The Cape Florida lighthouse located 12 miles north of Boca Chita Key.

How to visit Biscayne National Park

With the third longest coral reef system in the world, Florida’s watery wonder is a haven for snorkeling, boating, and diving.

The 1930s Boca Chita Lighthouse offers one of the best views of the islands around Florida’s Biscayne National Park and the Miami city skyline.
Photograph by Michael Melford, Nat Geo Image Collection

Why you should go to Biscayne National Park

Despite being so close to one of the largest urban areas in the country, Biscayne National Park’s wild waters, islands, and mangroves remain in a surprisingly pristine state. The park thrives today, despite efforts in the 1960s to transform the area into a massive waterfront residential community.

Less than a dozen miles from downtown Miami as the gull flies, the park protects the northern end of the Florida Keys and the world’s third longest coral reef system. Its animal biodiversity on land and water easily matches and surpasses every other unit of the National Park System.

About 95 percent of Biscayne is water—a huge lagoon-like bay as much as eight miles wide—and most of the mainland portion is impenetrable mangrove. That unique geography sets it apart from neighboring—and better-known—Everglades National Park.

“A lot of people have the misconception that because we’re so close, Biscayne is the same park as Everglades,” says Elizabeth Strom, the ranger overseeing Biscayne’s volunteer program. “While we do have some similar ecosystems and resources, the parks are unique,” with Everglades being primarily freshwater and Biscayne being saltwater.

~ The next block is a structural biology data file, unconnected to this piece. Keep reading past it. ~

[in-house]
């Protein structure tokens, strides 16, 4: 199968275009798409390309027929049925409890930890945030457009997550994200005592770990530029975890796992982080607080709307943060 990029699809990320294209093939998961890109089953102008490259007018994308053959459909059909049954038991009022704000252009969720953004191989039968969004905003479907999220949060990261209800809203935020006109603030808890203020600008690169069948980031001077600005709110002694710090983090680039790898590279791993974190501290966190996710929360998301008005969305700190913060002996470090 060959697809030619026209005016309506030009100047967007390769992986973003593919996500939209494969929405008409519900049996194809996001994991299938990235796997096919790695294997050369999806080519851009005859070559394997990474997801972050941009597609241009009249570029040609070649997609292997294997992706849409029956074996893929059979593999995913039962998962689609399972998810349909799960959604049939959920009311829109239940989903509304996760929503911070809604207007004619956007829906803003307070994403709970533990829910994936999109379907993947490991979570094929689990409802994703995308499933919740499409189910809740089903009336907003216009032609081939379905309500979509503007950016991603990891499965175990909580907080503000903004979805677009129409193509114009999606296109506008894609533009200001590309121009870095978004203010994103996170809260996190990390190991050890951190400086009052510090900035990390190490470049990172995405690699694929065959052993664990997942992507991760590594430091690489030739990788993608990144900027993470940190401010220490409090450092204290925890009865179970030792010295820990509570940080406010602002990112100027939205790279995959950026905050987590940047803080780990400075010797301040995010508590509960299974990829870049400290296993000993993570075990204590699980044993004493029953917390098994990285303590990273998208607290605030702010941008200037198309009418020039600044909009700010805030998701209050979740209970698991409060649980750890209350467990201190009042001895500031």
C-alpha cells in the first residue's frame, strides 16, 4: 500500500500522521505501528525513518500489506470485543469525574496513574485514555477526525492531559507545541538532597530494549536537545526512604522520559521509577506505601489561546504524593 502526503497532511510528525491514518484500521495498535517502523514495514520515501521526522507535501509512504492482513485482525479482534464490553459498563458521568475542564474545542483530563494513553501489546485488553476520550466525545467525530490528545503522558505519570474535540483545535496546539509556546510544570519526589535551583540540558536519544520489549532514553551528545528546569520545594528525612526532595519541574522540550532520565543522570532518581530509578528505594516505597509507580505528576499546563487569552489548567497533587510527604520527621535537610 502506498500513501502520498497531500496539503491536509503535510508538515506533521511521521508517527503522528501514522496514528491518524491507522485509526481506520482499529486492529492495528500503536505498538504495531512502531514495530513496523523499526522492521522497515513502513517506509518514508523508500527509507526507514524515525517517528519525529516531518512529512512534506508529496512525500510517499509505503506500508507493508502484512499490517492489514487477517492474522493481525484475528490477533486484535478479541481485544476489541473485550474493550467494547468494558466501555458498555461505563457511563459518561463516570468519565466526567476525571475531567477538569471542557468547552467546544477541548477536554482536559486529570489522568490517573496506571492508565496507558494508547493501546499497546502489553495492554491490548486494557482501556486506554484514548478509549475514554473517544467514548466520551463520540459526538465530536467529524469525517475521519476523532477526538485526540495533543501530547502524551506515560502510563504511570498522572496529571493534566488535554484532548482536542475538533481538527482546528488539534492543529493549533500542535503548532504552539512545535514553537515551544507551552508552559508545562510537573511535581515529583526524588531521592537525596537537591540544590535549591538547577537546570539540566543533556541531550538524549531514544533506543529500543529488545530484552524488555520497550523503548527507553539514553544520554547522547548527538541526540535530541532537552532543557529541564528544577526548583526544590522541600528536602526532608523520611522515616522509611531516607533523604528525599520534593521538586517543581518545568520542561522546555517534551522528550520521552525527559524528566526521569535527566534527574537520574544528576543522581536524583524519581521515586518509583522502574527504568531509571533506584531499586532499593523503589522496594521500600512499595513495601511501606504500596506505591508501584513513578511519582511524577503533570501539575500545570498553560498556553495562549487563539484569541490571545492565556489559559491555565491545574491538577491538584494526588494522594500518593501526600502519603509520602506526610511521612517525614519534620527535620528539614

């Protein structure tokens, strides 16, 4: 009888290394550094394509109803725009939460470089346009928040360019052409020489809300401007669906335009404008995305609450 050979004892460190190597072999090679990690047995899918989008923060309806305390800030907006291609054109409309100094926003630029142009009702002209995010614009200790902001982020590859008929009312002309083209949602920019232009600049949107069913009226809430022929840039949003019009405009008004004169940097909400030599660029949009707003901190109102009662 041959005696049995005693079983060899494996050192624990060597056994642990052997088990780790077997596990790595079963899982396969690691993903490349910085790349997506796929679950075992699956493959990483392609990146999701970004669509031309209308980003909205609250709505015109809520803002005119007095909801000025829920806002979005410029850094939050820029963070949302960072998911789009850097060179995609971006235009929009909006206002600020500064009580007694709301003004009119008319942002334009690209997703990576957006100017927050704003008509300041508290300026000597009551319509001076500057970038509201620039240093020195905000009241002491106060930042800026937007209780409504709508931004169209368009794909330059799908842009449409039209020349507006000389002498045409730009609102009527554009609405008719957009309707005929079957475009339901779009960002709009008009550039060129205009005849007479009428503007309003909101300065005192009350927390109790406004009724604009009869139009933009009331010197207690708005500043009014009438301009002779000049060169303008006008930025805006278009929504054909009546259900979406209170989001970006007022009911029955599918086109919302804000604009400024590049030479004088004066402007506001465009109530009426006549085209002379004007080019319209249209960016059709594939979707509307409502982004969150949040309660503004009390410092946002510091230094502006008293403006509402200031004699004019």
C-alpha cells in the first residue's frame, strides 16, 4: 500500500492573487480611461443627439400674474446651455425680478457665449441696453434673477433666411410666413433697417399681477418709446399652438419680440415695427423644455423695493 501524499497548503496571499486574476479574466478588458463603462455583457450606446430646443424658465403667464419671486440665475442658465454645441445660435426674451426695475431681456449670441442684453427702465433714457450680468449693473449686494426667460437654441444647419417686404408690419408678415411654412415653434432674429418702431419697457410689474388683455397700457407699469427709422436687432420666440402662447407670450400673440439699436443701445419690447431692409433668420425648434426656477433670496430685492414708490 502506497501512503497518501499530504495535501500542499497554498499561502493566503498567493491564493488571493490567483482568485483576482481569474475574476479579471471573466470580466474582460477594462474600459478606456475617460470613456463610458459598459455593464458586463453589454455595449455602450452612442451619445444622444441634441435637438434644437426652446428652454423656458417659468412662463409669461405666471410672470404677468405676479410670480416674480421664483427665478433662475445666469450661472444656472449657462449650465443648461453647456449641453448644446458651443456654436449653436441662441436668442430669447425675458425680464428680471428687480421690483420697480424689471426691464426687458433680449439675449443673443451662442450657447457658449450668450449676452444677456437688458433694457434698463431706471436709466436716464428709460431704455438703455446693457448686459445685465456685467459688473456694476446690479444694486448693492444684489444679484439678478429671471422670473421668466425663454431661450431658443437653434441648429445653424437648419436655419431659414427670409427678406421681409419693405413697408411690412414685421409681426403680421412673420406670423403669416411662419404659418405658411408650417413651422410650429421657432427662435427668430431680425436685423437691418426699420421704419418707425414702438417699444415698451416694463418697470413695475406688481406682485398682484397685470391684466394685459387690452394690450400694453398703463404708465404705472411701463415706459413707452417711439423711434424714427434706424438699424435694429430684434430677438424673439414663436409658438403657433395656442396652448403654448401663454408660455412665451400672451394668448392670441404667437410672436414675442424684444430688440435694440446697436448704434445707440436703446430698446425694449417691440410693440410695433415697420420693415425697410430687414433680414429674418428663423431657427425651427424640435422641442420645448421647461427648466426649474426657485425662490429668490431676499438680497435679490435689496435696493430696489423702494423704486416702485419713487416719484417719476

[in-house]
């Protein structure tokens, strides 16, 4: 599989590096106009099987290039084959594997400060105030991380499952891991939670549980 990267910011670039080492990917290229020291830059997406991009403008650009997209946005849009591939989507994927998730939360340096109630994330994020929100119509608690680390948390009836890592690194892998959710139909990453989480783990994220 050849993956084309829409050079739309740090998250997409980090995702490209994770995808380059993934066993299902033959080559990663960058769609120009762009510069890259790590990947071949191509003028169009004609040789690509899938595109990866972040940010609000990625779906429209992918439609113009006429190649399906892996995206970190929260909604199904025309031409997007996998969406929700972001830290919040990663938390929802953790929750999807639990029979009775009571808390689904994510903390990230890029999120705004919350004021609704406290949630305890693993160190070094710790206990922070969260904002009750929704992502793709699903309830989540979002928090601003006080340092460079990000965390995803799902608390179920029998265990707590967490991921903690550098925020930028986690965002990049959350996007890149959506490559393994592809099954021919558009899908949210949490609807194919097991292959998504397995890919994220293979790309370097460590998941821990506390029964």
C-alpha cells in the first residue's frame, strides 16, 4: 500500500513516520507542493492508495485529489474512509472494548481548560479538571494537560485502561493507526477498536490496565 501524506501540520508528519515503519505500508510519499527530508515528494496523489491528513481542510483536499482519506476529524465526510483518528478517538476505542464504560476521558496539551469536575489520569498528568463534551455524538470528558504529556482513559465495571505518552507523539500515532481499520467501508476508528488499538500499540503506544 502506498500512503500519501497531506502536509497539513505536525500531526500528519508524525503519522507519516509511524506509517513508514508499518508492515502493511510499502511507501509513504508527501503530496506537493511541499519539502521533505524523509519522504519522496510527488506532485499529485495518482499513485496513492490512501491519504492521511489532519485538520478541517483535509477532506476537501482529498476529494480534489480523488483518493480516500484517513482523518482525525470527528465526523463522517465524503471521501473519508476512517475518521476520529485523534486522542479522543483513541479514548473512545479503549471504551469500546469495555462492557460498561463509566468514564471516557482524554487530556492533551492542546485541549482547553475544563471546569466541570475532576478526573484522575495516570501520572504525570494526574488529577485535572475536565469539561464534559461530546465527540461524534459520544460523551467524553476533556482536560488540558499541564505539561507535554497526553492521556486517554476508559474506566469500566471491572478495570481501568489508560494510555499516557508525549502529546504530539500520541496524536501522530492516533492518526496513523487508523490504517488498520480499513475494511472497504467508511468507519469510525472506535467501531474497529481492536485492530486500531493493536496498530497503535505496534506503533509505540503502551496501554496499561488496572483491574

Biscayne’s warm subtropical waters are an aquatic adventureland for canoeing and kayaking, motorboating and sailing, scuba diving and snorkeling, fishing, and paddleboarding. But you’re not limited to underwater pursuits. As a stop on the Atlantic Flyway, the park is one of the best places for birders, too.

(Make the most of your next national park trip with these planning guides.)

Where to find the best views in the park

Built in 1938, the 65-foot-high Boca Chita Lighthouse offers the park’s best view of the Miami skyline. The lighthouse, located in Boca Chita Key, is only accessible by boat. The Biscayne National Park Institute (BNPI) has numerous eco-friendly packages that visit the key and the lighthouse, including an easy half-day heritage cruise ($79 per person) and a daylong sailing and snorkeling adventure ($199 per person). Check the NPS website for other authorized concessionaires. At press time, Boca Chita Key Historic District was undergoing maintenance, so check for closures before you book.

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Where to find the park’s best hikes and water trails

Hikes: With fewer people and the possibility of more wildlife (especially birds), the Black Point Jetty Trail is the better of the park’s two mainland trails and starts at the south end of SW 8th Avenue. The out-and-back stroll takes around an hour from the parking lot and walkers can round off their hike with lunch or sunset margaritas or mojitos at the nearby Black Point Ocean Grill.